Very special thanks to Fox25 Investigative Producer, Erin Smith (@SmithReports), for reaching out and making this story happen.
Thursday, June 2, 2016. Fox25 News.
Troopers on police pursuits have racked up 132 crashes involving cruisers and other vehicles since 2012, FOX25 Investigates uncovered.
State Police have logged 917 total chases in the past five years. A spokesman for State Police said 843 of those pursuits complied with the agency’s pursuit policy, which requires cops to end the chase if the driver is only wanted for a misdemeanor or nonviolent felony and heads into densely populated neighborhoods or congested roadways. Troopers must also frequently check in with supervisors to continue the chase.
State Police defended their record, telling FOX25 Investigates the department closely examines each pursuit.
“The fact that the overwhelming majority of pursuits comply entirely with policy reflects the discipline of our troopers in deciding when to pursue vehicles,” said State Police in a statement.
The staggering number of State Police pursuits uncovered by FOX25 Investigates comes after Massachusetts State Police last month pursuing a driver on an hour-long, multi-state chase gunned down major roads, including Route 2 and I-495 and arrested him in a New Hampshire residential neighborhood.
>>READ MORE: Full State Police pursuit policy
A New Hampshire state trooper and a Massachusetts State Police officer were later placed on leave and are under investigation after SkyFox video showed officers punching the suspect at the end of the chase.
Deadly 2007 pursuit leads to policy review
Massachusetts State Police revised their pursuit policy in 2007 after a deadly Somerville crash. Javier Morales fled a routine traffic stop for an illegal U-turn in Everett and led police on a high-speed chase before smashing into a taxicab in Somerville, killing cab driver Walid Chahine and 23-year-old musician Paul Farris. Farris’ girlfriend Katelyn Hoyt was also seriously injured.
Hoyt spoke to FOX25 Investigates for the first time publicly about the life-changing crash that left her sedated in a coma with a shattered pelvis, a broken right wrist, a cracked sternum, broken ribs and a traumatic brain injury.
“I’m not mad at the police and I’m glad laws have changed and I’m glad we’re still fighting to change more laws about police chases,” said Hoyt. “But I really wish that there was more awareness. There’s so many innocent bystanders… You’re going to get another shot at this convict or this criminal, so just let it go and you’ll get him later.”
Hoyt said the recent New Hampshire chase was difficult to watch and urged police to rethink pursuits – for the safety of the officers as well as bystanders.
“Every time I hear a siren… I say a little prayer,” said Hoyt. “Please be with the officers. Please be with the people, the paramedics, the victims. Anyone who’s involved.”
After Hoyt’s crash, State Police ordered an internal committee to review all pursuits.
11 recent pursuits did not follow policy
In the past two years alone, internal reviews found 11 chases didn’t comply with State Police’s own pursuit policy.
“It certainly calls into question whether or not police ought to be involved and engaging in high-speed vehicle pursuits in the first place,” said Tom Nolan, a Merrimack College professor and retired 27-year veteran of the Boston Police Department.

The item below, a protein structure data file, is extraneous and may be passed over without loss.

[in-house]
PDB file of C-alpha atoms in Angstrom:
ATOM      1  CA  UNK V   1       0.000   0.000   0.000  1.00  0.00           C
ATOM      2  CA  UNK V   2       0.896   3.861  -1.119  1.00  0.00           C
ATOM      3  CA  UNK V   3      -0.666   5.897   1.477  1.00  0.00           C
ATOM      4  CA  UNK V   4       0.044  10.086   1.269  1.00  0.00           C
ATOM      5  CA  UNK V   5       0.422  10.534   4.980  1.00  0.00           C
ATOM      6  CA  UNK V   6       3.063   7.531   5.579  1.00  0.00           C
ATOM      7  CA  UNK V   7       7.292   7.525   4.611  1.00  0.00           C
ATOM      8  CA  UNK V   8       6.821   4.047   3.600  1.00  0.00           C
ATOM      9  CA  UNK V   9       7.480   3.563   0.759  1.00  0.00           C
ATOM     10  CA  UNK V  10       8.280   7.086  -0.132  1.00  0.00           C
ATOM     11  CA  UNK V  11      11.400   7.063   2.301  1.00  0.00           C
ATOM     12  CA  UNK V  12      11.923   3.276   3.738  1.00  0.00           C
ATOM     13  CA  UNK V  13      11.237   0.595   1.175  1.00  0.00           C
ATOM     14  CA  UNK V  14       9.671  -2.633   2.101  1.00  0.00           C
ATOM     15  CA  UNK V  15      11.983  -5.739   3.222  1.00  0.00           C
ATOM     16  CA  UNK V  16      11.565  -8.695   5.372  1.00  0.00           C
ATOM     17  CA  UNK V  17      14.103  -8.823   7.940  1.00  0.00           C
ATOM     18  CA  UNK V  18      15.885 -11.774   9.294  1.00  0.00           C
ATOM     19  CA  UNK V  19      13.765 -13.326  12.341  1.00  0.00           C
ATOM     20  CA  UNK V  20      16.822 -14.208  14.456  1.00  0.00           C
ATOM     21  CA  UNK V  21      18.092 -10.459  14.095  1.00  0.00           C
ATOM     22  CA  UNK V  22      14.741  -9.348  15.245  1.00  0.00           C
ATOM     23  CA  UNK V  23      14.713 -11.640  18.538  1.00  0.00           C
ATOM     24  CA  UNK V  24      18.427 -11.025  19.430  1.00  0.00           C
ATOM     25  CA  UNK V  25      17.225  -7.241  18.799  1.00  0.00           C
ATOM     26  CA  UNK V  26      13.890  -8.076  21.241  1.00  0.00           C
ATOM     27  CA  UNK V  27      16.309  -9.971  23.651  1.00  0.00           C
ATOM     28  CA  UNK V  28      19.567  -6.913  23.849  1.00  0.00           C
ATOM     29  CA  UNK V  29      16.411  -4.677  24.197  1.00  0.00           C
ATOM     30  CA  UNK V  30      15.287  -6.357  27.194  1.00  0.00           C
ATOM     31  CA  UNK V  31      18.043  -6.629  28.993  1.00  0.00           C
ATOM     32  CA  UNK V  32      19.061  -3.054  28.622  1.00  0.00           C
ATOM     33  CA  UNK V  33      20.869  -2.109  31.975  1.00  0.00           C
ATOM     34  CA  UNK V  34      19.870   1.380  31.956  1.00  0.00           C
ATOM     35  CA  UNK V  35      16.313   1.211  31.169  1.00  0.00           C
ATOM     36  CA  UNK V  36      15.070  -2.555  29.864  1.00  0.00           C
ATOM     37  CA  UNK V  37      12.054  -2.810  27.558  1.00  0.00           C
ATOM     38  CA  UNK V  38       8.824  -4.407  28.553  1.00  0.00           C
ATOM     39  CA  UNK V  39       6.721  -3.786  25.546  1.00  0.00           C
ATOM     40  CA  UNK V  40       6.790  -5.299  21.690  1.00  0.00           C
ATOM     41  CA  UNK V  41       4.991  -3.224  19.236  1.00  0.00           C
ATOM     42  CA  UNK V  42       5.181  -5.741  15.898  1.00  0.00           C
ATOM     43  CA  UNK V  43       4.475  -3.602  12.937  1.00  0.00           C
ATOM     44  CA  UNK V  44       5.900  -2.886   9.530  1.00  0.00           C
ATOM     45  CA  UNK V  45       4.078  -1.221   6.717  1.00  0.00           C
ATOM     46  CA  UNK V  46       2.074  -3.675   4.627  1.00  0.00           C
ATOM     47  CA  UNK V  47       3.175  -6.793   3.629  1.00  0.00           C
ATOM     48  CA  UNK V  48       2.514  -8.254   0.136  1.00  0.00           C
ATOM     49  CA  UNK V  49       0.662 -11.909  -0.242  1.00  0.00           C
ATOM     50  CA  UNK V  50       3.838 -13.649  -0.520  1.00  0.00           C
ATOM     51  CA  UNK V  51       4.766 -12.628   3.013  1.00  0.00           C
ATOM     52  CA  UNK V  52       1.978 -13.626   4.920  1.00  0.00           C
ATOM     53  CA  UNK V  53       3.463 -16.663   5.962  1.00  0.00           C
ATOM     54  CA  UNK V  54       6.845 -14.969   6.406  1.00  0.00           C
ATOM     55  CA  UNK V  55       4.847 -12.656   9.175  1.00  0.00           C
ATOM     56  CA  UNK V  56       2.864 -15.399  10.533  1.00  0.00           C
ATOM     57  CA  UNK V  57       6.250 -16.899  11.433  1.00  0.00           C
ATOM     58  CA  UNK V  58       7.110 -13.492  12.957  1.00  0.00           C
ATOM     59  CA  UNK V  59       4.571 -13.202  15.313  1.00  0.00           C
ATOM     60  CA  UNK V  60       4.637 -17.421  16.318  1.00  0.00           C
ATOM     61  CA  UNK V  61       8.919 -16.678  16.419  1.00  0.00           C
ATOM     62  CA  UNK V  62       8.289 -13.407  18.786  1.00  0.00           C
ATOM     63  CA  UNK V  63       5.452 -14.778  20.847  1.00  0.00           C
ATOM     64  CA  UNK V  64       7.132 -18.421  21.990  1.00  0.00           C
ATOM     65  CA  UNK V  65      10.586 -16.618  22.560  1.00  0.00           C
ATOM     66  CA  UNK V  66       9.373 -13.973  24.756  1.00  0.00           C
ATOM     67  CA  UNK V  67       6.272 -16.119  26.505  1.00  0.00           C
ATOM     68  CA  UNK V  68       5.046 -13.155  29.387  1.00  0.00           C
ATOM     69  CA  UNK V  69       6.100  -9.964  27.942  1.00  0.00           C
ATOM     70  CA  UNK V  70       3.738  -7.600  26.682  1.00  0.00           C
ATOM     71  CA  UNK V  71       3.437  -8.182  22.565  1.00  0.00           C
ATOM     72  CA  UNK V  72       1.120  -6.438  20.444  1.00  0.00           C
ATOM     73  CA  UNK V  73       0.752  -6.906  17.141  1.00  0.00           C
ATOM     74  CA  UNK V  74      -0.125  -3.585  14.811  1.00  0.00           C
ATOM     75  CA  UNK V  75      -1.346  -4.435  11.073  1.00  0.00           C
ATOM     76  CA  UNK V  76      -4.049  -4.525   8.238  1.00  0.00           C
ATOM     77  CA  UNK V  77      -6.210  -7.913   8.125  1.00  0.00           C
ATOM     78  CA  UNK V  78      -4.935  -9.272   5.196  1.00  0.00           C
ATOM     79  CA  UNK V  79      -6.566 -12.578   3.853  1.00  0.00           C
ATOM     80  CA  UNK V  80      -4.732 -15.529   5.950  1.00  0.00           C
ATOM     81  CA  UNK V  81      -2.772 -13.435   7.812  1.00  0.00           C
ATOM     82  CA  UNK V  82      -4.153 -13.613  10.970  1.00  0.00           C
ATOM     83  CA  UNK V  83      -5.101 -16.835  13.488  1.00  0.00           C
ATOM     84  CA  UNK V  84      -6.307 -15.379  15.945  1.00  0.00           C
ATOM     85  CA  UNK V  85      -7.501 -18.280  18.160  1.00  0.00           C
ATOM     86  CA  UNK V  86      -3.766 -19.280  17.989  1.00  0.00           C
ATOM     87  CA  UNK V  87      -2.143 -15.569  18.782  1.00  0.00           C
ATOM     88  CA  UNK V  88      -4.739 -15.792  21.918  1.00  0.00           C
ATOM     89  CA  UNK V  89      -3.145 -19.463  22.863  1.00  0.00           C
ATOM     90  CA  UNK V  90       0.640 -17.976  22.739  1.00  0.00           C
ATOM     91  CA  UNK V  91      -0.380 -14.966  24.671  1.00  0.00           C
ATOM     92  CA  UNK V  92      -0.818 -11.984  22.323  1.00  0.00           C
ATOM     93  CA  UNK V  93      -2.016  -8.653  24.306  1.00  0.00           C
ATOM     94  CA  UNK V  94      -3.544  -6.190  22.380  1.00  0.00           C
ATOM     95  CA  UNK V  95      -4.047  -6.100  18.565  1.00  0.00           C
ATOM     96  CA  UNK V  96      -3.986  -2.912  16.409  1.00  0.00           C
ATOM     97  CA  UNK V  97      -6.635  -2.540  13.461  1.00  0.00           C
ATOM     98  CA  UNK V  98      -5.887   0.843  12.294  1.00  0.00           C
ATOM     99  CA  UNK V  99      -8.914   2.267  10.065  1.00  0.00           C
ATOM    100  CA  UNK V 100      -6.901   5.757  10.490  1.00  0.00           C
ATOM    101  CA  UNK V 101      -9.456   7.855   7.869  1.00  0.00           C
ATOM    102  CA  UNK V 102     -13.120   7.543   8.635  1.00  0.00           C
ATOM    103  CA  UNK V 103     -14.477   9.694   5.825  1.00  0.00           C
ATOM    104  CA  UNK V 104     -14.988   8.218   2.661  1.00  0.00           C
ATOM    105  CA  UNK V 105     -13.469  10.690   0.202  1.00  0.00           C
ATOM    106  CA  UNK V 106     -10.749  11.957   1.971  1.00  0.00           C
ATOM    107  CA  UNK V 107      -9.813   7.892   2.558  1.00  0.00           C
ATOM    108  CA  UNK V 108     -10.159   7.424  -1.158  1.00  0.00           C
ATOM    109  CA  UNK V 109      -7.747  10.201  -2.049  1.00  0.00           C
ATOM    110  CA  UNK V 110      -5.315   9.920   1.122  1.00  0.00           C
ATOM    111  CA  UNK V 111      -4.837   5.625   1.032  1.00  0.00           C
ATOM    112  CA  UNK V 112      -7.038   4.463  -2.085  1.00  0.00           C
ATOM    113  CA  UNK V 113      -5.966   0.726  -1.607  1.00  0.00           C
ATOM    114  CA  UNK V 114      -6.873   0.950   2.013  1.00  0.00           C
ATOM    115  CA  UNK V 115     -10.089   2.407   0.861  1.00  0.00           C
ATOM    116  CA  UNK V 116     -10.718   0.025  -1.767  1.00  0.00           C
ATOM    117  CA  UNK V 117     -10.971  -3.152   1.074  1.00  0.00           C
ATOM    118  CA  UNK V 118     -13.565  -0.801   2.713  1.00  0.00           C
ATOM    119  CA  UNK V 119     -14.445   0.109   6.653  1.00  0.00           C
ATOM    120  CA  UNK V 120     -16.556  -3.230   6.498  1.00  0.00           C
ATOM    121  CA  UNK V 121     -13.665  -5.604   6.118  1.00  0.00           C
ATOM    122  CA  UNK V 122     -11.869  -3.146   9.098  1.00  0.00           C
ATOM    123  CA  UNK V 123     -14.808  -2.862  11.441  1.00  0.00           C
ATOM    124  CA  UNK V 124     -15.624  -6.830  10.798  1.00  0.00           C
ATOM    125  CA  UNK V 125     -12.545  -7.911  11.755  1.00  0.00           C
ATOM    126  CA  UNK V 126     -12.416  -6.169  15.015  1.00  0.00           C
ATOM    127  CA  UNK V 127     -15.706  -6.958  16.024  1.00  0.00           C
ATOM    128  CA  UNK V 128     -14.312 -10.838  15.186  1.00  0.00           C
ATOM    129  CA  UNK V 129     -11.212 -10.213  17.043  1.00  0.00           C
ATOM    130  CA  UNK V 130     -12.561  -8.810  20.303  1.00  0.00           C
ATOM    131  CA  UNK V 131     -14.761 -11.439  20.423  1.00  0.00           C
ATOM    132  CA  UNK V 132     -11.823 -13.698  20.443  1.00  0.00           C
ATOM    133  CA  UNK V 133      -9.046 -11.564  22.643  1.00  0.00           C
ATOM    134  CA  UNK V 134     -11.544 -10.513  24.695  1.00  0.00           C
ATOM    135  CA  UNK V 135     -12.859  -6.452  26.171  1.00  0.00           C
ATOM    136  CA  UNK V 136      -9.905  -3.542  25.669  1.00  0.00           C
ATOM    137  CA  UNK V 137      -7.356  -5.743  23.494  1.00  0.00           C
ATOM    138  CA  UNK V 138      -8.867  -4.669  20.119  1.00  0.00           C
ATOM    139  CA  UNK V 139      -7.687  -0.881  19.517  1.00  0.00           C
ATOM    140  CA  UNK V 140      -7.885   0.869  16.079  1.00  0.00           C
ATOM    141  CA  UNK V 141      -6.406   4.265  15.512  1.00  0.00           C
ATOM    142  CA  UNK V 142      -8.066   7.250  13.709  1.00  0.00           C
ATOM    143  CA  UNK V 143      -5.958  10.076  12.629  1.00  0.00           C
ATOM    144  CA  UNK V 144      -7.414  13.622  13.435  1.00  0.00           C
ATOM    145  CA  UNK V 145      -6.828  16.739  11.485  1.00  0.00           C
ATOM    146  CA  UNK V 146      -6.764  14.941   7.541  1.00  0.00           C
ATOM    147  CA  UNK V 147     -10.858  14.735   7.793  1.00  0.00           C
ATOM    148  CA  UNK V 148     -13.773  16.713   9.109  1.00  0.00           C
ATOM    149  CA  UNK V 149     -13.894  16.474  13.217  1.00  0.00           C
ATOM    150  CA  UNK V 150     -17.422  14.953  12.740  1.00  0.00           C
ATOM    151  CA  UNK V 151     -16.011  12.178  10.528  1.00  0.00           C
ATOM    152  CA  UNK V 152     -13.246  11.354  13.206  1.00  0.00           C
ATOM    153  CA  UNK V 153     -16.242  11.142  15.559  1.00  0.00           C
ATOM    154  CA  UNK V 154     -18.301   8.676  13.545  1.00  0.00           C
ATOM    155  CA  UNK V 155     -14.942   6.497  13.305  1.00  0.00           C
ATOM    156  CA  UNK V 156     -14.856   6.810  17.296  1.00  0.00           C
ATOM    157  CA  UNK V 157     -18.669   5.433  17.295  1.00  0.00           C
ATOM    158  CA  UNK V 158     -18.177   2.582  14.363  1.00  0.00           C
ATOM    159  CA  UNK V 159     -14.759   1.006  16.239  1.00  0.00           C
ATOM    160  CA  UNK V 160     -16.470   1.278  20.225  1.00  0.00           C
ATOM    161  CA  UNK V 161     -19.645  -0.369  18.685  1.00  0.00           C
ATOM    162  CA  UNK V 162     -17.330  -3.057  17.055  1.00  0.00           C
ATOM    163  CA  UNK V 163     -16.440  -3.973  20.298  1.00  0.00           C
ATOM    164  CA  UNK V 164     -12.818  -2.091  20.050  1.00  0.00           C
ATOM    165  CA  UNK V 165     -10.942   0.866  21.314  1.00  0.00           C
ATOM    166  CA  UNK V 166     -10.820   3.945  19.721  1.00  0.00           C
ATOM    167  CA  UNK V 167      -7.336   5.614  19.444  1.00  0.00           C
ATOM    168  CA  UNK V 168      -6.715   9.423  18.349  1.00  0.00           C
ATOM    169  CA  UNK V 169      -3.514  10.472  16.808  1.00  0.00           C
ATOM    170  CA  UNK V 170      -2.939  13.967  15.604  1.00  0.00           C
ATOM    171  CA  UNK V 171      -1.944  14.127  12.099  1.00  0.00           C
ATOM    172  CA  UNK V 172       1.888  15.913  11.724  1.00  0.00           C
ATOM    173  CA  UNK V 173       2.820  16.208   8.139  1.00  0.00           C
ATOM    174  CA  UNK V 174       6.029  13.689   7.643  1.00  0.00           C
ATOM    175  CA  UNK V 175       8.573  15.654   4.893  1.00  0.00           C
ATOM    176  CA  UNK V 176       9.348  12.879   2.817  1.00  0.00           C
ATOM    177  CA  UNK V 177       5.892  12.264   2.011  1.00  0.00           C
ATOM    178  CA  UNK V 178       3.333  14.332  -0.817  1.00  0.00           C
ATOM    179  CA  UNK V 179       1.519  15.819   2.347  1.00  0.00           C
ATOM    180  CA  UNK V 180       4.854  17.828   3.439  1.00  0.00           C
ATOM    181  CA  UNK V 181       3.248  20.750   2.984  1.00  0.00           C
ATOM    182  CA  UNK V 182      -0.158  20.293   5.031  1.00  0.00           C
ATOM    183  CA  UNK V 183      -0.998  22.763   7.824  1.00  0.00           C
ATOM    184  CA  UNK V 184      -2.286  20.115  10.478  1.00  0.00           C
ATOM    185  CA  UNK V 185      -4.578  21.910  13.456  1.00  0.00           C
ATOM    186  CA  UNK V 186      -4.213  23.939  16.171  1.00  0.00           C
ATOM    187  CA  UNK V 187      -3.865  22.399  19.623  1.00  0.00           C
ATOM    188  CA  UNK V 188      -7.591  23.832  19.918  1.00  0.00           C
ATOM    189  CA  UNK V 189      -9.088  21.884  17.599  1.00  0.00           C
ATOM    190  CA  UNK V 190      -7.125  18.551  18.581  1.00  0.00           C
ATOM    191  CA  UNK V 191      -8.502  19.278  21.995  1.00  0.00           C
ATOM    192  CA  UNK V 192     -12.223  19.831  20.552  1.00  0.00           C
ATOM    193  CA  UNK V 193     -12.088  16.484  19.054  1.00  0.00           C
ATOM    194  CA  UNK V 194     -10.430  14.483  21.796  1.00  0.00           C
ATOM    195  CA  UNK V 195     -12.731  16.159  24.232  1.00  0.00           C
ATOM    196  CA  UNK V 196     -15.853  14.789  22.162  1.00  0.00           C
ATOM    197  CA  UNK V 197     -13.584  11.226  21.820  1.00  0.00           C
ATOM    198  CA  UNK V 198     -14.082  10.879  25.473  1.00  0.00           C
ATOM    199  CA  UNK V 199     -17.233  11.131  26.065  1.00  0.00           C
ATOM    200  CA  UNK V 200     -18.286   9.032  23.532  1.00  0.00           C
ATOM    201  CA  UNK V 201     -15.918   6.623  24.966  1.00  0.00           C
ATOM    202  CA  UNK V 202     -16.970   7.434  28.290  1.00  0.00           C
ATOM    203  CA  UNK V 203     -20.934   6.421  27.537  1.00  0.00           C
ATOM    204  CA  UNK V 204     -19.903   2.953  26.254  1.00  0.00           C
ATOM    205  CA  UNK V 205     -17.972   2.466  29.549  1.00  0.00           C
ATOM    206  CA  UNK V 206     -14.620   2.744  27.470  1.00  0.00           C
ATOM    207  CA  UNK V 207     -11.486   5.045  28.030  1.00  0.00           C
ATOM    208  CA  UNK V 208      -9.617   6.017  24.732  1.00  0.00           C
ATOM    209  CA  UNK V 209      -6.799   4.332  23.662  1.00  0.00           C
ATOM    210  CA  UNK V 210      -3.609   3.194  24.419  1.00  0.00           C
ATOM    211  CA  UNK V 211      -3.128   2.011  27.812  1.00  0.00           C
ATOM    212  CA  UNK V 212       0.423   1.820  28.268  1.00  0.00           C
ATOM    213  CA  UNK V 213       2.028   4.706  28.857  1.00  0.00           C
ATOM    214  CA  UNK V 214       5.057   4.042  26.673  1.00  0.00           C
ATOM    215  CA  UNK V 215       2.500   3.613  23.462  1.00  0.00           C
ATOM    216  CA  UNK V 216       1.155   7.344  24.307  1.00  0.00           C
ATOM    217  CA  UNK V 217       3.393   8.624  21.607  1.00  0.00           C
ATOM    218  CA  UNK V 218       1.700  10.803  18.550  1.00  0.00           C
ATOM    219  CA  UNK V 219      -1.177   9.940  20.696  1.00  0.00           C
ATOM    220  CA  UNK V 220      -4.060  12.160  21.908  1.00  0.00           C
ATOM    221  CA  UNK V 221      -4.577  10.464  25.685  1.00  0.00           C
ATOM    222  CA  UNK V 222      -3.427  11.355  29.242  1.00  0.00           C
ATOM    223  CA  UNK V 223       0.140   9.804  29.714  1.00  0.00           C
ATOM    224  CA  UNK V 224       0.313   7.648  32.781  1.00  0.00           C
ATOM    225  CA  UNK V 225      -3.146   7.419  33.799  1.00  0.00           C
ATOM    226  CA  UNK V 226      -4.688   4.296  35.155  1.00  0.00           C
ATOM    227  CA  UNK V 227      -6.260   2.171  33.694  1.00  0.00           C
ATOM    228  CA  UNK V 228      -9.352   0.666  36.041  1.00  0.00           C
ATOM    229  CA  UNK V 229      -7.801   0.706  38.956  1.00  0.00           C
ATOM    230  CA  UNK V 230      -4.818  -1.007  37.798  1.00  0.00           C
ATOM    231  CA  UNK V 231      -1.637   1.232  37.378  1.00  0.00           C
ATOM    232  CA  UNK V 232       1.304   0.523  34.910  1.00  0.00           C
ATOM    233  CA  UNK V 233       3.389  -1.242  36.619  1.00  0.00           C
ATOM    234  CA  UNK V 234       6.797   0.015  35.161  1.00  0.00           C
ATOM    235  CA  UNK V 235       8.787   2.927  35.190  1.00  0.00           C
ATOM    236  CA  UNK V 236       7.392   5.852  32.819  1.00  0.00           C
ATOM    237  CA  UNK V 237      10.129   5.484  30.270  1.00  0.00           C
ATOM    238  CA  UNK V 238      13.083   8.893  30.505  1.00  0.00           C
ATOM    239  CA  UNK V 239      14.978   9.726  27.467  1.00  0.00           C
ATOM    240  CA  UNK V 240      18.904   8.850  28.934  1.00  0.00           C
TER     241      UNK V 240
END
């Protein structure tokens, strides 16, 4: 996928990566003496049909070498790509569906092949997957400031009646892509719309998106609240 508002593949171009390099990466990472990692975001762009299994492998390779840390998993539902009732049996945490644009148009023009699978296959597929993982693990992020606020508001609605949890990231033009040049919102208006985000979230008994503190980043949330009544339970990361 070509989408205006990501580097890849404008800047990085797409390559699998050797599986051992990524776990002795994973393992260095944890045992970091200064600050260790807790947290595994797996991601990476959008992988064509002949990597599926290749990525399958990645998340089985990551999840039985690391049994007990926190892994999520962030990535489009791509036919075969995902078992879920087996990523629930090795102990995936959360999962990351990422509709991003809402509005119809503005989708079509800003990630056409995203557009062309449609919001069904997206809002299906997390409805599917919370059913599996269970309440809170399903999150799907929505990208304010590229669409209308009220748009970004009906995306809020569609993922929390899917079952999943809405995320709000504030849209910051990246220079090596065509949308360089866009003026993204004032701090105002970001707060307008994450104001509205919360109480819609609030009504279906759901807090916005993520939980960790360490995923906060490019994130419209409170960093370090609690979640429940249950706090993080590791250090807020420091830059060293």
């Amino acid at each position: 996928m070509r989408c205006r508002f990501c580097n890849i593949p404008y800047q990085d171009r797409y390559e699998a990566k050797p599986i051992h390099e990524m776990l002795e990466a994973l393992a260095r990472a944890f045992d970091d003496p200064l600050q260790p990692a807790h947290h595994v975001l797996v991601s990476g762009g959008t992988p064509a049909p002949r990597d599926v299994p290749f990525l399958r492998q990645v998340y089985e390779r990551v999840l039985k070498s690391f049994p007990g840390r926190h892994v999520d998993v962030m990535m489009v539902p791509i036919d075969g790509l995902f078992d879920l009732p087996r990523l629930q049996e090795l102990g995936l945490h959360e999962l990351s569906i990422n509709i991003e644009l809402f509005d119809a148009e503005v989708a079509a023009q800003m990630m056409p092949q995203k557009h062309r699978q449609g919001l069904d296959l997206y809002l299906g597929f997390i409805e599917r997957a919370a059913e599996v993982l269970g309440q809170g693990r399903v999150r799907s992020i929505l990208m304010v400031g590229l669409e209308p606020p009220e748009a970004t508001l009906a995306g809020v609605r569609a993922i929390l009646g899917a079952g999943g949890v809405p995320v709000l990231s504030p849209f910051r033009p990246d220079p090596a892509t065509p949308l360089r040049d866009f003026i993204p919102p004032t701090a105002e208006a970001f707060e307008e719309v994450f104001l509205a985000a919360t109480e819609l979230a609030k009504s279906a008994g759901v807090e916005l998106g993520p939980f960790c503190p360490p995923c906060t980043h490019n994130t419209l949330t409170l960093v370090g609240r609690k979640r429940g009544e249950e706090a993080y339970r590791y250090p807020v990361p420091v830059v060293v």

Nolan said the way officers handled the end of the chase in New Hampshire shouldn’t be the only thing under investigation.
“They knew who this guy was,” said Nolan. “They knew where he lived. They had warrants outstanding for him. You can get him another time. I mean, what is the emergency?”
State Police couldn’t immediately provide details for the 11 chases that didn’t comply with policy and declined an interview request, but a spokesman said the violations were minor and no troopers were fired.
Last month’s chase that ended in New Hampshire is still under internal review and State Police said investigators are still compiling radio transmissions from the pursuit.
The full statement from State Police to FOX25 Investigates states:
“Pursuits require continual analysis of a host of evolving factors, any of which can change in a split second over the course of a pursuit — including speed, traffic conditions, population density of the surrounding area, the nature of the underlying crime committed by the suspect, and the threat posed to the public by the suspect. This rapid-fire analysis and continual decision-making by the pursuing troopers and the shift commander at troop headquarters determine whether the pursuit continues or is terminated. Like so many other actions that we ask law enforcement officers to perform routinely to protect the public, motor vehicle pursuits require a tremendous amount of tactical skill, discipline, and clear thinking in the midst of a crisis situation. It is easy for observers on the outside to second guess those actions, but the task of the trooper or police officer who has to stop a potentially dangerous suspect and end a threat is not quite so easy.
We are proud of our rigorous pursuit policy and our record of closely examining how our pursuits are conducted. The fact that the overwhelming majority of pursuits comply entirely with policy reflects the discipline of our troopers in deciding when to pursue vehicles.”